Rev’d Peter Balabanski
Season of Creation II – Pentecost + 14 – Jer 4 11-12, 22-28, Ps 14, 1 Tim 1 1-2, 12-19a, Lk 15 1-10
In her talk on creation care, Pauline helps us see how we can all be careful with things that are precious. Most important is Pauline’s commitment to care for the things that belong to everyone, like water, clean air and food. Because if we treat them badly, or if we’re just not careful enough about them, everyone gets hurt.
In the reading we heard from Jeremiah, we get a shocking picture of just how dreadful the hurt can be if we don’t take care; particularly when we don’t think of God’s poor. v. 11 Jeremiah says it’s God’s poor who will be in the greatest danger. Anyone who exposes God’s poor to such danger is described as foolish, stupid and without understanding. v.22
The dangers Jeremiah describes have uncanny similarities to the horrors that are afflicting the vulnerable around the world right now. Hot winds vv. 11-12, disappearing wildlife and entire populations leaving, v.25 desertification, v. 26 and the heavens turning black. v. 28 His choice of words – Earth being waste and void v. 23 – is what Creation was before God’s Word called forth light and life. Gen 1.2 Jeremiah is describing ‘de-creation.’ v. 27a The other time de-creation was described in Scripture was Noah’s flood. Gen 7.11
Maybe the fact of this warning coming from an acknowledged prophet rather than from today’s studiously ignored body of climate and environmental science might be able to get humanity engaged more deeply. Maybe Jeremiah’s direct language about foolish stupidity can spur the action we all must take to care for Earth and for God’s poor.
I’m grateful to Pauline for reminding us of a time before we became so insulated from the realities of daily life; a time where we lived in a world where we all had to be careful just to get by; where we all had to look out for each other just to survive; a place of deeper and more truly connected community. Europe looks to be facing the challenge to recover this in the coming winter.
These very important reminders take us into the same place that Jesus’ parables do – the parables of the lost sheep and the lost coin. I find hope in the interpretation Brother Benedict Ayodi gives them. He’s a Capuchin Franciscan friar from Kenya. He writes about these parables in a joyous way that I find inspiring. And because he has taken a vow of poverty and joined a community, for me, his words carry great integrity. He says,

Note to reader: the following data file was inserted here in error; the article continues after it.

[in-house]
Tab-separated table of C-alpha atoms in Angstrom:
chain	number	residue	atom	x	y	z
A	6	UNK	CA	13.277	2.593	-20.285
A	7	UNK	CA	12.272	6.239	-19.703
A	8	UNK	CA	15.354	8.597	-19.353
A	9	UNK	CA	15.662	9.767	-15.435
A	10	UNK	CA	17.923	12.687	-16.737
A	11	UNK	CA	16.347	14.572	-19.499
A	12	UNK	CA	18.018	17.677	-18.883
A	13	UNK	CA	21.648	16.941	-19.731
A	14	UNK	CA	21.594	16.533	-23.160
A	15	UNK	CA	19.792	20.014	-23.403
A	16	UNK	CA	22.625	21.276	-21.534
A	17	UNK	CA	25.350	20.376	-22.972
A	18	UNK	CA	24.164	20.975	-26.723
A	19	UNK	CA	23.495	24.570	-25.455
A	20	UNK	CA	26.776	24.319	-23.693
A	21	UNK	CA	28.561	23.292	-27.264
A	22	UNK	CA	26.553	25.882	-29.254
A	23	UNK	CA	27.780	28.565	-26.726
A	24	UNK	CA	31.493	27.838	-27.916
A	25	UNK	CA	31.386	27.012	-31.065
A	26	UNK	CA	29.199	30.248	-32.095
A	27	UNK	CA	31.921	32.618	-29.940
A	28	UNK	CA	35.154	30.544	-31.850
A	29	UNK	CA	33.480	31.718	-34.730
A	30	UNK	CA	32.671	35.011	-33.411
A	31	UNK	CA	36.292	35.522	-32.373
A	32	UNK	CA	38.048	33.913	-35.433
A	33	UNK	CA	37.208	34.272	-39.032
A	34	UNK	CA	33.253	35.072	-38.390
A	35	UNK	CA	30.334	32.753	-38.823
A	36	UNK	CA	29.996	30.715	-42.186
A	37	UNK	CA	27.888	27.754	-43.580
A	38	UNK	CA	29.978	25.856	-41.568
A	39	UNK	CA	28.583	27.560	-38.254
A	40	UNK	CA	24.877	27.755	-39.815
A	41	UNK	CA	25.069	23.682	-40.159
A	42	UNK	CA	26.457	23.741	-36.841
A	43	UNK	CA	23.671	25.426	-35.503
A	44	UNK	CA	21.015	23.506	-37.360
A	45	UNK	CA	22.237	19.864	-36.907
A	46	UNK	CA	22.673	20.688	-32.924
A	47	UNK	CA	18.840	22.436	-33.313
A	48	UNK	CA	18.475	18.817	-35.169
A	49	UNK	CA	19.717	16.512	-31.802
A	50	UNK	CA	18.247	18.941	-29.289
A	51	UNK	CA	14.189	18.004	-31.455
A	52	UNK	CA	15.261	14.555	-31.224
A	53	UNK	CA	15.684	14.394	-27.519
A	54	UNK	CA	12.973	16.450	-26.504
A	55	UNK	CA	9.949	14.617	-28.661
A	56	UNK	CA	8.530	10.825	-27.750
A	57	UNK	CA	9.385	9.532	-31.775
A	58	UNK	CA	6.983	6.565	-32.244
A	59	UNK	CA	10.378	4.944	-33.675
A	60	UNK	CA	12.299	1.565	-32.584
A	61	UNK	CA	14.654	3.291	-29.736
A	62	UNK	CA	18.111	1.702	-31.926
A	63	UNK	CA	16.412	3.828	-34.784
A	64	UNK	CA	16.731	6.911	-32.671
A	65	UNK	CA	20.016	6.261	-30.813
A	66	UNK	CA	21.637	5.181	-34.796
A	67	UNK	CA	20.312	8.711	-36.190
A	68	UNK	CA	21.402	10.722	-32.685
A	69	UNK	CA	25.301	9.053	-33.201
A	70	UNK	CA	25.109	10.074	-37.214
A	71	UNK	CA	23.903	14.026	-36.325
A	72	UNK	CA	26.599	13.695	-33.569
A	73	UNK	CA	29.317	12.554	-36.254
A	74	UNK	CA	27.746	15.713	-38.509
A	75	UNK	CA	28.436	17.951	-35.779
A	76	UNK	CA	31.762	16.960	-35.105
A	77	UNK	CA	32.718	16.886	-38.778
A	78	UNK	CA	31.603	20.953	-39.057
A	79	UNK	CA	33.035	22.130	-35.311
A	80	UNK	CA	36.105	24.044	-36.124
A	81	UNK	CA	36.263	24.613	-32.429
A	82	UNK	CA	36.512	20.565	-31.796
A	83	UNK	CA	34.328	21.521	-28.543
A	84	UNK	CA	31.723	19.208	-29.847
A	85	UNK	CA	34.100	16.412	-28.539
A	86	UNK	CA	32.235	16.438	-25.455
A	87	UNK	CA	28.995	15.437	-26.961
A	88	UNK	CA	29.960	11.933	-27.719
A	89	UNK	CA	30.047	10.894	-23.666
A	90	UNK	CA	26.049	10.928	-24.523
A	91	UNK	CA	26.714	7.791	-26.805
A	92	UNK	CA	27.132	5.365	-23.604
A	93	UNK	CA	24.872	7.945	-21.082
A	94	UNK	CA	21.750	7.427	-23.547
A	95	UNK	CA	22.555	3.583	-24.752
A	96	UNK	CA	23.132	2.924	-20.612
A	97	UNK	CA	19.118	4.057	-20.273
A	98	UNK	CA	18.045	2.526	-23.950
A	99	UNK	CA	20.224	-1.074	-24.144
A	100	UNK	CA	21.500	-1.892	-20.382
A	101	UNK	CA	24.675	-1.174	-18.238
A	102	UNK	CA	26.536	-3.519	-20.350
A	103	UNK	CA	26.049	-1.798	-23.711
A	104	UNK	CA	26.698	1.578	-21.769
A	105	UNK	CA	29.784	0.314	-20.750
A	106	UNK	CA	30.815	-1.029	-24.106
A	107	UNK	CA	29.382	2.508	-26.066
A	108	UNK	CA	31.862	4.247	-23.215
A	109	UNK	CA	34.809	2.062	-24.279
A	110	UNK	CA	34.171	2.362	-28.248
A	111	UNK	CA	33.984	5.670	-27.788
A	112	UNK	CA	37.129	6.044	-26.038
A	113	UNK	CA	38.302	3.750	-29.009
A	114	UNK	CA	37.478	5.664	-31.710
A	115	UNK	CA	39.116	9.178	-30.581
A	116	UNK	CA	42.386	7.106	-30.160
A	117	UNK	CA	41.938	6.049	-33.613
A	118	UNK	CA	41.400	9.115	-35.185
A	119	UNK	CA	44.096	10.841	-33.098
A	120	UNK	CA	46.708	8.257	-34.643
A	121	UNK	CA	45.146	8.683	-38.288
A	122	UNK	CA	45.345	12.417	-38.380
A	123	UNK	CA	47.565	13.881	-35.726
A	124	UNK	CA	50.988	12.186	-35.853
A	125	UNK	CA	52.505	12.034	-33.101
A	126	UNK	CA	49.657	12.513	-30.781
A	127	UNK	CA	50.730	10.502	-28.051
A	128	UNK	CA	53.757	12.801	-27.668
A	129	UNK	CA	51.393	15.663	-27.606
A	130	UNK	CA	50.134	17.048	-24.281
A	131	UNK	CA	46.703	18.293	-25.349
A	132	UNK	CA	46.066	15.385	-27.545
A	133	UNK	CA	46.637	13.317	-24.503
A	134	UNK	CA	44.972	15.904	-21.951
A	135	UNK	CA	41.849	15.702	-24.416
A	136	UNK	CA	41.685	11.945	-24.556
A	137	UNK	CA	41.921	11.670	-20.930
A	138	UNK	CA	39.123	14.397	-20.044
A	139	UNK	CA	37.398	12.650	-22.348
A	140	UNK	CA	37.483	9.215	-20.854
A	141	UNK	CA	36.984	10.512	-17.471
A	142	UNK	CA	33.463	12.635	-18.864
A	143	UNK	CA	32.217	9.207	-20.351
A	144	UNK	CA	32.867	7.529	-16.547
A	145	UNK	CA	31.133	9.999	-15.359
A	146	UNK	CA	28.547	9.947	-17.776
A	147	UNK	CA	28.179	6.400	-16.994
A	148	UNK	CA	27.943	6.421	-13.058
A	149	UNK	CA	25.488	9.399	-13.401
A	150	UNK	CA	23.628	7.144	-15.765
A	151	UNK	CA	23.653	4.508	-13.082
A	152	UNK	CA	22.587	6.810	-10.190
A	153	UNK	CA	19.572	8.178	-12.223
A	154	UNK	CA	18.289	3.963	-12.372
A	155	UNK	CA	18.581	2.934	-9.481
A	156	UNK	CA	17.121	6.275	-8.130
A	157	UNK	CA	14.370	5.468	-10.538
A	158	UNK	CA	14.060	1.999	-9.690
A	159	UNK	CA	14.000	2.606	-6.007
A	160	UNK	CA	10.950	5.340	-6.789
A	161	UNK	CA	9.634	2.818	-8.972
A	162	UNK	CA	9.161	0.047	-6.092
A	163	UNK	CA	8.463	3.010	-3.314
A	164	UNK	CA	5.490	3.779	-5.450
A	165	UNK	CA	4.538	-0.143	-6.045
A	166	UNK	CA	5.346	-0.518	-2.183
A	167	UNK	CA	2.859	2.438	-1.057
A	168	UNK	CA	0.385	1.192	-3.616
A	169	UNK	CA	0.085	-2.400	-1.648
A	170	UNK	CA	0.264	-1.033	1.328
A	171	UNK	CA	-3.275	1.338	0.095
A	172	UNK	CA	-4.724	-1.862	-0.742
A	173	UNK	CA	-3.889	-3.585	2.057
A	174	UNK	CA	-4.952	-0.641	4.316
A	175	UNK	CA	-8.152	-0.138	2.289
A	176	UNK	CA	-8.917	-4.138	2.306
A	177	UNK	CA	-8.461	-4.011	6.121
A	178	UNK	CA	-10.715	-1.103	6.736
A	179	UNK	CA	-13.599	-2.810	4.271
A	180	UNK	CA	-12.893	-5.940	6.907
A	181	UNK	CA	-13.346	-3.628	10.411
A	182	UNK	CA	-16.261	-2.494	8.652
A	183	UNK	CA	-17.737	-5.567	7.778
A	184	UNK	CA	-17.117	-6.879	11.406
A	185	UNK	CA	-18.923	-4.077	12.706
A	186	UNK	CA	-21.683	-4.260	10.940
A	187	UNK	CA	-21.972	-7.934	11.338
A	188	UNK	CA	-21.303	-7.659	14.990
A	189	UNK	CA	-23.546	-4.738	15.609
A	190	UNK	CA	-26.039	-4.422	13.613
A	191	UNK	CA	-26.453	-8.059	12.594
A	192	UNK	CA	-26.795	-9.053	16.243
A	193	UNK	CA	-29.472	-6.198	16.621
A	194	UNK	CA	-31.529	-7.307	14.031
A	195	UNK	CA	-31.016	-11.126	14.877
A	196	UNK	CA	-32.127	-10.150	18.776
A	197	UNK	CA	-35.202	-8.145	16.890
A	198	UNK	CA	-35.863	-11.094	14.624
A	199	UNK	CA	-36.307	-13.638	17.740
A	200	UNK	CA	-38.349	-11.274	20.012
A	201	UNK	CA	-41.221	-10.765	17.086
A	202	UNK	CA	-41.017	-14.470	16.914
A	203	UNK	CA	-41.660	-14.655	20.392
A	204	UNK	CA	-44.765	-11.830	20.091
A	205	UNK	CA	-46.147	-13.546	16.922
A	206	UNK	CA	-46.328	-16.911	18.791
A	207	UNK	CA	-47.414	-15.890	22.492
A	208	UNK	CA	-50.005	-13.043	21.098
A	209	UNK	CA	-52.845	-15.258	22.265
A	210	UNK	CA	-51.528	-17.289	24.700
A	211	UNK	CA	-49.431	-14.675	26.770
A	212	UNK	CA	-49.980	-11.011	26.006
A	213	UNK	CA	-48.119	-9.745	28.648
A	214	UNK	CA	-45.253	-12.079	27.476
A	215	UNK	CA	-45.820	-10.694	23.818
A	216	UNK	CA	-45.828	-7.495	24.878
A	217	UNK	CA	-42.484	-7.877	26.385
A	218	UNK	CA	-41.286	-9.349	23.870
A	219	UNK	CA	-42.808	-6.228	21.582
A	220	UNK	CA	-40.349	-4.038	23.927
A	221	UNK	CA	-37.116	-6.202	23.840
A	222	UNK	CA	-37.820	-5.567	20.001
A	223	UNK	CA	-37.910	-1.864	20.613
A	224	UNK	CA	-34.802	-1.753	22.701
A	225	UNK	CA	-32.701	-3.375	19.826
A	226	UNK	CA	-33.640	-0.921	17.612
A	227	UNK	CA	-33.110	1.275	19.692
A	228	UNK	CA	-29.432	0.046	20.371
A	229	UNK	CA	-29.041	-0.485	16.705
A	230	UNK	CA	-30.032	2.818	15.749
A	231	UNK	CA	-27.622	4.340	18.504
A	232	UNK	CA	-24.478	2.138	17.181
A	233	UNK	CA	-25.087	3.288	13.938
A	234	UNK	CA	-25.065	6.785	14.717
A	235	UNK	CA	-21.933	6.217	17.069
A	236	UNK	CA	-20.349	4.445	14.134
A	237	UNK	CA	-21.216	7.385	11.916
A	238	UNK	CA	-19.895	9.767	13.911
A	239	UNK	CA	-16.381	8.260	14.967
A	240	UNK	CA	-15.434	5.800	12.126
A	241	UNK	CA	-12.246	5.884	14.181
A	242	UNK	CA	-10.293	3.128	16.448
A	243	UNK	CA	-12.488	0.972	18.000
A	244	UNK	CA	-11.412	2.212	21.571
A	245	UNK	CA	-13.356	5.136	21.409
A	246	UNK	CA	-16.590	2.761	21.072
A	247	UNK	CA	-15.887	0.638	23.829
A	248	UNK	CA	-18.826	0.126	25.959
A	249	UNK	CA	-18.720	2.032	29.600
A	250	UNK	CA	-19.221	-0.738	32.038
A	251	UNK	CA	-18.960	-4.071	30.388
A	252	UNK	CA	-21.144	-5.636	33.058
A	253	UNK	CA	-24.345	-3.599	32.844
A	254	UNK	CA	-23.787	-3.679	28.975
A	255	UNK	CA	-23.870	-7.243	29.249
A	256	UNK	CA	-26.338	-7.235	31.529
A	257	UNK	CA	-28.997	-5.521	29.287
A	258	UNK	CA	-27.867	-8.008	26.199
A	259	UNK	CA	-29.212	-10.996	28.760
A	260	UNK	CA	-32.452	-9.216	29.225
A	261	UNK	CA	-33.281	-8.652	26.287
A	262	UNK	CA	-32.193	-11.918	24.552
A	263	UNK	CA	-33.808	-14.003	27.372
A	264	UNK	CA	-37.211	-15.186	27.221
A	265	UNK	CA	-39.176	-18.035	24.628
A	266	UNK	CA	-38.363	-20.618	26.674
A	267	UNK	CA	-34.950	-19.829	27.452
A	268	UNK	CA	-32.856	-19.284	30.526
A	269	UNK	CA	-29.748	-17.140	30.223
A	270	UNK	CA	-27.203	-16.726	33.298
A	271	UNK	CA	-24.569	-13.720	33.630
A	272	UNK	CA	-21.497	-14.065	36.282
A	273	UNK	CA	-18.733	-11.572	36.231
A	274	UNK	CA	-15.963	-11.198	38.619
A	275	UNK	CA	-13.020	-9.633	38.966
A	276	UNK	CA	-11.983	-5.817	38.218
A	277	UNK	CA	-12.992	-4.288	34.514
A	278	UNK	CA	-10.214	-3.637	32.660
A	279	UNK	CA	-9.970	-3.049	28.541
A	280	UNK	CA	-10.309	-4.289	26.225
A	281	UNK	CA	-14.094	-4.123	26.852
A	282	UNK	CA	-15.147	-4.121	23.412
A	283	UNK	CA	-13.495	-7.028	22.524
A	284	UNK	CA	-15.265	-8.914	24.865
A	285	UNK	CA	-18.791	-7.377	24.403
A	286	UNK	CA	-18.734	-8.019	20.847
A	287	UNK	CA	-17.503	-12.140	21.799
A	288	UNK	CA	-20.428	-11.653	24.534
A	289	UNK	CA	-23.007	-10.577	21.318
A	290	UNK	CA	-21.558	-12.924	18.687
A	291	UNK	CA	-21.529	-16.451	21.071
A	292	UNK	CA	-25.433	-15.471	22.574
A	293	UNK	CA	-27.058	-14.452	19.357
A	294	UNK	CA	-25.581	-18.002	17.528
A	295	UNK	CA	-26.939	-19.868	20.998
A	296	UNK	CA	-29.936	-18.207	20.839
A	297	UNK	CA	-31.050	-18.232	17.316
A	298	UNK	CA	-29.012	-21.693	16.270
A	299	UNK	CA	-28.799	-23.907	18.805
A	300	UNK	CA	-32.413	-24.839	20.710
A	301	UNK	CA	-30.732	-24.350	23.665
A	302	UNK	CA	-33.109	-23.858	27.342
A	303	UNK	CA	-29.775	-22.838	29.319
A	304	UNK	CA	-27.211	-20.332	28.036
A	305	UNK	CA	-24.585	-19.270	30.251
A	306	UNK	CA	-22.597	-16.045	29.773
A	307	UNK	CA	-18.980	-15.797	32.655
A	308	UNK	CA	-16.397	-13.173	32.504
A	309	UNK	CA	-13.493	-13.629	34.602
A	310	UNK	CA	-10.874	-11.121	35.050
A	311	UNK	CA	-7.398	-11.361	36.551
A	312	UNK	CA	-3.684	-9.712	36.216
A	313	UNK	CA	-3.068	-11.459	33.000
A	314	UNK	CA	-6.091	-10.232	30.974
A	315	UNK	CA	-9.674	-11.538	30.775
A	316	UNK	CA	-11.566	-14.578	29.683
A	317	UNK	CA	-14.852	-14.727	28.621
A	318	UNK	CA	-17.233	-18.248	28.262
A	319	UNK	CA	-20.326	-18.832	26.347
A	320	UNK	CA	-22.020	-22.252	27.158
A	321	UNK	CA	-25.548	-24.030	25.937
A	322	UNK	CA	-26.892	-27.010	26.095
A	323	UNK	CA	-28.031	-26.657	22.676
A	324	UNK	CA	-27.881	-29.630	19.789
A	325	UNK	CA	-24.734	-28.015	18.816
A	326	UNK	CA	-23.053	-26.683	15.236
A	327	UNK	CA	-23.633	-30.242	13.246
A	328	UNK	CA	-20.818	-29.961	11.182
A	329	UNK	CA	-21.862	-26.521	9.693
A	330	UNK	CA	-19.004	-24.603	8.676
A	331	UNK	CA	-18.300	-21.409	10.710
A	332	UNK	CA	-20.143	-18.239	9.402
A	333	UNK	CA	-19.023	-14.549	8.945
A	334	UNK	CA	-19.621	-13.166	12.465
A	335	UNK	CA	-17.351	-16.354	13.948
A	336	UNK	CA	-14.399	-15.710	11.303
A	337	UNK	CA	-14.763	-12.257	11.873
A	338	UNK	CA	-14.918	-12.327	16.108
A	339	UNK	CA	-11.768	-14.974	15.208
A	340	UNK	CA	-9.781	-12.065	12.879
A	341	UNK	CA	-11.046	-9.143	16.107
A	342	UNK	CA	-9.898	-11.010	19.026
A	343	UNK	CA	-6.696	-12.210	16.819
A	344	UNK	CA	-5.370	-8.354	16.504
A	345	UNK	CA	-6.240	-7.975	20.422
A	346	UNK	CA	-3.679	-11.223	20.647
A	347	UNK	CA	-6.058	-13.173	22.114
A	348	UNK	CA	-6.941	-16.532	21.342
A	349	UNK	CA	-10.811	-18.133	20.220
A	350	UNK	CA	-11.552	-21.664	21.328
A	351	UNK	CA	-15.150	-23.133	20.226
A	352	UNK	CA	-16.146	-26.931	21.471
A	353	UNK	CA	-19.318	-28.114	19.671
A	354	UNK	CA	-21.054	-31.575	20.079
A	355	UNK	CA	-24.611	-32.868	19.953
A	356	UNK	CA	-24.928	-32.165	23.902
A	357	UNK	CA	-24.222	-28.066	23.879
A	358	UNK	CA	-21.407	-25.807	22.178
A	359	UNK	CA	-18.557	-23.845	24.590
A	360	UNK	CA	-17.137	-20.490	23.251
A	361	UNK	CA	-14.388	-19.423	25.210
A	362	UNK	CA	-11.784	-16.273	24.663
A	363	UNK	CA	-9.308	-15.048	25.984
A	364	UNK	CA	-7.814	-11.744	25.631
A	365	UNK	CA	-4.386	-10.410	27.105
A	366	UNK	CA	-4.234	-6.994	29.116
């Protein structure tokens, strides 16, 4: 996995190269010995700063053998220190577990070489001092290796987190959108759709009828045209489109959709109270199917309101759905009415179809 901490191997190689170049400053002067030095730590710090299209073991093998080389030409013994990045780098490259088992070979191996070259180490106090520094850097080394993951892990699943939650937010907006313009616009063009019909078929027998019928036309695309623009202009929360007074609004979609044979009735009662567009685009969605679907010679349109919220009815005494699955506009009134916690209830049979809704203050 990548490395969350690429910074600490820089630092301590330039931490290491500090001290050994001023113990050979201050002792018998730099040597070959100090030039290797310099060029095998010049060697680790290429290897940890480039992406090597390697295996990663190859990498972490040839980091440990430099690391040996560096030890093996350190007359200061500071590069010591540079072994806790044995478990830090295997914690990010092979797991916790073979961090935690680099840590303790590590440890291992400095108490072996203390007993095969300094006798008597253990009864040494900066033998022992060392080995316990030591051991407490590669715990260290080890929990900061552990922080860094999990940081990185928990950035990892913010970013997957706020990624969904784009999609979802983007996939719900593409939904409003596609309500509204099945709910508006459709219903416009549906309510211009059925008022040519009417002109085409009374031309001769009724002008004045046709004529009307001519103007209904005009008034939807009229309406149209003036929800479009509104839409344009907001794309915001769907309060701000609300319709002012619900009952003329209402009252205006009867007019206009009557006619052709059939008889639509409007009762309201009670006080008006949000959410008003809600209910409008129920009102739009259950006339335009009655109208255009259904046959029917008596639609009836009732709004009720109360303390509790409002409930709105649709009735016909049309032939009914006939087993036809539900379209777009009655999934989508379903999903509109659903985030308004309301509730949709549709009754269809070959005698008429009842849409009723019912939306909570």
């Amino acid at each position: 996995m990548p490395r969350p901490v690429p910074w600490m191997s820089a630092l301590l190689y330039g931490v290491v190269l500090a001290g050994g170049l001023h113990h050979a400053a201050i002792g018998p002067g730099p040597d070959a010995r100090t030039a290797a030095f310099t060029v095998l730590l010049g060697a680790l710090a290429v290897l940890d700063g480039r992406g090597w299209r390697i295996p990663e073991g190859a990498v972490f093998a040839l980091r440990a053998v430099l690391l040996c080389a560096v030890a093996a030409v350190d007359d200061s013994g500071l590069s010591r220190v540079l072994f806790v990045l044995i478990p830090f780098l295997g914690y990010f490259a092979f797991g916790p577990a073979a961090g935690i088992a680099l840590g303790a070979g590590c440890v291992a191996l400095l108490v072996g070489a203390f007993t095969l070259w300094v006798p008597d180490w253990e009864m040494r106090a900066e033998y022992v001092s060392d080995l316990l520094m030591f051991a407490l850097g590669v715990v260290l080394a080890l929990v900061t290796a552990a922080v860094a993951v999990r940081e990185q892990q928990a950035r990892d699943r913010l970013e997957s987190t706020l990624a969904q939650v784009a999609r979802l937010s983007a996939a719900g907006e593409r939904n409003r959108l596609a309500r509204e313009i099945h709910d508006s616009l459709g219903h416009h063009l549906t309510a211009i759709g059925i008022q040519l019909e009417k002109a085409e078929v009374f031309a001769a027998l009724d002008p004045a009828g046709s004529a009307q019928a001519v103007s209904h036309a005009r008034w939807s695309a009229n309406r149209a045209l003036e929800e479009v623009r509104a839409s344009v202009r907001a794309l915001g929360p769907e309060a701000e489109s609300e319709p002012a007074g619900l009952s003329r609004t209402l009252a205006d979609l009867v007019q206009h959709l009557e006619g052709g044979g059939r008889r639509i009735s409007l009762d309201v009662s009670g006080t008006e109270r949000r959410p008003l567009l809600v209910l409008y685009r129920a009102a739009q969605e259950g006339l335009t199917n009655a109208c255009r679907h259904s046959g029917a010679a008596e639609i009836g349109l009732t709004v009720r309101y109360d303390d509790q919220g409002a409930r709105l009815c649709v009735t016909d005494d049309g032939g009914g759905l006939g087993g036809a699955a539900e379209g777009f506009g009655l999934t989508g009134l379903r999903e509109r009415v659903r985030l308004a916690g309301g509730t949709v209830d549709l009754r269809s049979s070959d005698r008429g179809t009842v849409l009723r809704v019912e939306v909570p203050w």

The two parables tell us that God loves us equally and will not rest if only one sheep is missing nor one coin is lost. … Parables always teach us about ourselves. The lost sheep is helpless and vulnerable; it needs the flock and the shepherd to protect and guide it. Just so, every person is created to find meaning and fulfilment in communion with God, and others – thus the two great commandments of loving God and loving neighbour. The lost coin is completely without value unless it is possessed by its owner. Likewise, each of us has a mission in life, a purpose and a task, but its proper place is within Christ’s Kingdom. These are wise words.
Further thoughts from Br Benedict can be found at https://preachingforgodsworld.org/season-of-creation-week-2-14th-sunday-after-pentecost/
So today, we’ve heard Pauline telling us about the nuts and bolts of her take on creation care. Then we’ve heard Jeremiah warning us about the absolute dangers of injustice – of selfishness. And we’ve heard Jesus answer the cruelty of an apartheid world of insiders and outsiders; of haves and have-nots in his parables. Jesus confronted this head on with God’s love for every last one of us – especially for the poor and the least and the ones who have strayed or been excluded or lost. God is willing to risk everything to retrieve these lost ones.
Br Benedict says this ‘… expresses a crucial truth. Giving something up for something less significant is a feature of heavenly power rather than human possessiveness.’
We are called to learn to be more like God, to form a community which cherishes all creatures as God does; to leave our own importance behind and enter into the wonder of God’s love for each and every part of Creation.
This call challenges us to see that the self-deprecation which can honour God’s cherishing of the smallest and most needy is intrinsic to justice in the world.
Such humility is needed for proper care of the Earth that is God’s gift to all. The Church community – some 2.38 billion of us – is capable of bringing this lovely way of God to a world that is daily more desperately in need of justice, peace and faithfulness. And today, we have been shown practical ways in which we can each join in this mission. Amen